During congressional testimony Wednesday, President Trump’s former lawyer, Michael Cohen, explained why the drug giant Novartis paid him $1.2 million to act as a consultant on the Trump administration.
“They came to me based on my knowledge of the enigma Donald Trump,” Cohen said in response to Rep. Mark Meadows (R-N.C.). He said company representatives came to him, calling the pharmaceutical company “a multibillion-dollar conglomerate looking for information.” How often did he interact with them for that $1.2 million? At first, Cohen said he didn’t recall. When pressed, he responded: “I spoke to them on several occasions. Six times.”
The apparent goal of Meadows’ questioning was to undermine Cohen, who is making serious charges against the president, by portraying him as a shady operator who cannot be trusted. Meadows cited a May 2018 STAT article that disclosed the Novartis payment and reported that Cohen reached out to Novartis’s then-chief executive Joseph Jimenez in early 2017, promising help gaining access to Trump and influential officials in the new administration.
Meadows tried to portray the situation as one in which the firm used Cohen as an unregistered lobbyist, a characterization Cohen denied. “Novartis sent me their contract, which stated they wanted me to lobby. That paragraph was crossed out by me,” he said.
Novartis’ relationship with Cohen has become a repeated reputational headache for the drug giant. The relationship began after Cohen was introduced to Jimenez by a third party. Jimenez has said that he was moving quickly out of desperation. “You remember what it was like back then,” he said previously. “This was right after the election. Things were moving fast. The rhetoric around the Affordable Care Act was huge and we moved too fast without doing our due diligence.”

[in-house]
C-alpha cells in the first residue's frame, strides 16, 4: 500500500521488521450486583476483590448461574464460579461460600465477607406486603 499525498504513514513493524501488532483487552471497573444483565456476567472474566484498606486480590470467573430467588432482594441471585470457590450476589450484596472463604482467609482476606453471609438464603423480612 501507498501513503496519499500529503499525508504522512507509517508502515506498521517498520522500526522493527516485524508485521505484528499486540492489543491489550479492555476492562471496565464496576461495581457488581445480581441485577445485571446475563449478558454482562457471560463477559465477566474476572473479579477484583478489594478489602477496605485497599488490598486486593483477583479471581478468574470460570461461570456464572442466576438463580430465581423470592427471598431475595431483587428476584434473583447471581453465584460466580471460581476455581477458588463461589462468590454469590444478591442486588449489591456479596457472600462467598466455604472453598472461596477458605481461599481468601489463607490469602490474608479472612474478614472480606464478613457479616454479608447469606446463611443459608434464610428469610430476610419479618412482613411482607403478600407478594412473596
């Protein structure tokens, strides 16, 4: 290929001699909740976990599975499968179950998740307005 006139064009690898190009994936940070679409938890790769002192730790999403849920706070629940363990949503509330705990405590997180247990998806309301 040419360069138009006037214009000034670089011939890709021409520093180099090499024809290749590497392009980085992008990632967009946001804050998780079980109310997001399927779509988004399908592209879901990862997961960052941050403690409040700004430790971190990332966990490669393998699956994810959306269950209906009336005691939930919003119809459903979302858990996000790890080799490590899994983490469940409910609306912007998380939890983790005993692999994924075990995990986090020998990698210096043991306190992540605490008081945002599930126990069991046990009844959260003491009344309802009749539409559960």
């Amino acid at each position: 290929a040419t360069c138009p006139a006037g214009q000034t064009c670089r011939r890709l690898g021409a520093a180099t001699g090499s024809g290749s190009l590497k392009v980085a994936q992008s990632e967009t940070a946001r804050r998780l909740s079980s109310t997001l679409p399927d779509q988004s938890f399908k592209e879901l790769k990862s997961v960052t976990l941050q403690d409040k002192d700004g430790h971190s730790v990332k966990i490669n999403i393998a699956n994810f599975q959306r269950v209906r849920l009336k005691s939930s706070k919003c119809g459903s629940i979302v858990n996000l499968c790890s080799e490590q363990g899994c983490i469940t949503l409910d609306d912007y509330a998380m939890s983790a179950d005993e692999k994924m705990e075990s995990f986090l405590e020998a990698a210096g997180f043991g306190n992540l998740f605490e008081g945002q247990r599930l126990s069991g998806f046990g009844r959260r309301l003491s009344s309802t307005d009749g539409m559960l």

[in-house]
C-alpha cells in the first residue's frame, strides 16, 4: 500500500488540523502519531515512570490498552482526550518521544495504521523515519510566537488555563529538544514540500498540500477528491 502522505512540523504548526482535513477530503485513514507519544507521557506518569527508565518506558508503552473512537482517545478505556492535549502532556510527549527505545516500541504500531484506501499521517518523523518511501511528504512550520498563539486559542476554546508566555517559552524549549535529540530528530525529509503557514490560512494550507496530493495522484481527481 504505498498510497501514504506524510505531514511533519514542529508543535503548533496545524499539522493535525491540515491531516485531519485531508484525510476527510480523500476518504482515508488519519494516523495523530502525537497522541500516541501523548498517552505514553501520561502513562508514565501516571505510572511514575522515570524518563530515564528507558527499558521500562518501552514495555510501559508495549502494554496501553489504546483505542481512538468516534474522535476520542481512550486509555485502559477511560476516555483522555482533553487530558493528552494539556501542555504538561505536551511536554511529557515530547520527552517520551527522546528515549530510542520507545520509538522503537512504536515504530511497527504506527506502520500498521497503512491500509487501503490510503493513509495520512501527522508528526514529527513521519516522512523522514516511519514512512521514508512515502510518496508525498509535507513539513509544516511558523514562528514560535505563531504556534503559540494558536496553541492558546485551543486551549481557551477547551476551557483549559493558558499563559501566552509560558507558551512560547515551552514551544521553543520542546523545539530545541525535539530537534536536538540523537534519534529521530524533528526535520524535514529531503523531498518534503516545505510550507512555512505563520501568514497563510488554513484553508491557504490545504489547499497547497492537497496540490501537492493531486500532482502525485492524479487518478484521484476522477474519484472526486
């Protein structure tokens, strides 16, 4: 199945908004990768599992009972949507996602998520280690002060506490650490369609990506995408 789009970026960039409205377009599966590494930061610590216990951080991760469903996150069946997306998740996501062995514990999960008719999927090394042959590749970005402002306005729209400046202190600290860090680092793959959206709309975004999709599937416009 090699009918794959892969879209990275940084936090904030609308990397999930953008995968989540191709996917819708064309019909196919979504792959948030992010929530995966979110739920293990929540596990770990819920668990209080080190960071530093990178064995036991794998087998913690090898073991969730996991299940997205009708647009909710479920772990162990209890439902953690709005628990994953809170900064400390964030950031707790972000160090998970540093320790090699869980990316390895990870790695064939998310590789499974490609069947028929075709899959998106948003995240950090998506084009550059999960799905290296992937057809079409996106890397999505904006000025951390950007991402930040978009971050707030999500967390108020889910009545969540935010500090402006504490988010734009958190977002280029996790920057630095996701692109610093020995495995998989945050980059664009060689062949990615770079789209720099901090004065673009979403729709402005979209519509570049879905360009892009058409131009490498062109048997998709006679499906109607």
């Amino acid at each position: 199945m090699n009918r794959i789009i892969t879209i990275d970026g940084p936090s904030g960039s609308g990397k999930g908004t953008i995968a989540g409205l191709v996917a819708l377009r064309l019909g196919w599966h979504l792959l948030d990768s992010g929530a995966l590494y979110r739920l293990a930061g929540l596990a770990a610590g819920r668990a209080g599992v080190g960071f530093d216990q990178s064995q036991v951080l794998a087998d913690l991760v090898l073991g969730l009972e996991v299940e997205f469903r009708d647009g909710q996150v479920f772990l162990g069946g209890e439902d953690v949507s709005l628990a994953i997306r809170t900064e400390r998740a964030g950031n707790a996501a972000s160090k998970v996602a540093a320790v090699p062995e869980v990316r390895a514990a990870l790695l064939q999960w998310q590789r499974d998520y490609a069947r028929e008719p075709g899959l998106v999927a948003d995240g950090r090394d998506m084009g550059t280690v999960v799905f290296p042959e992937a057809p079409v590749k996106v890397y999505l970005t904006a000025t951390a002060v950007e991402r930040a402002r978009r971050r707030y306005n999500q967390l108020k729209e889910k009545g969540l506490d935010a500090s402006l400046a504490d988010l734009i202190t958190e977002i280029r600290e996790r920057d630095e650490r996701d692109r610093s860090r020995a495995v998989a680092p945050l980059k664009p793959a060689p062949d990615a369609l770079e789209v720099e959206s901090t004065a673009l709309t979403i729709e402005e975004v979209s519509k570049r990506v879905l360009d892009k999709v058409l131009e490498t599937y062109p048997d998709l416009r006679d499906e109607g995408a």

Initially, Novartis said that it had ceased contact with Cohen immediately after having a first meeting in which it became clear that he did not understand health policy well. The case cropped up again last July, when a congressional investigation revealed that the contacts between Novartis and Cohen had been more numerous than had been previously suggested.
At the time, Novartis said that Cohen had initiated contact with Jimenez, including one case in which Cohen asked for ideas on how to lower drug prices. Jimenez had sent him a list of what Novartis called “well-known ideas.”
The news of Cohen’s relationship with Novartis proved a kind of a trial-by-fire for Novartis’s current CEO, Vas Narasimhan, who told the audience at an event held by Forbes last year that he found out about it while in the car. “I was not mentally prepared, nor prepared from a crisis-management standpoint,” he said. “It’s not the phone call you expect to get from your mother, which was one of the first people I heard from.”
In a statement, a spokesman for Novartis said, “We have previously addressed all questions regarding our relationship with Essential Consultants and we consider this matter closed.”
During a break in Wednesday’s hearing, Meadows reiterated that he was concerned Cohen had been engaged in improper lobbying and had referred the issue to the Justice Department.
“I don’t blame Novartis,” he told STAT. “I think everybody’s looking for a way to figure out the best access to the administration.”
Ike Swetlitz contributed reporting.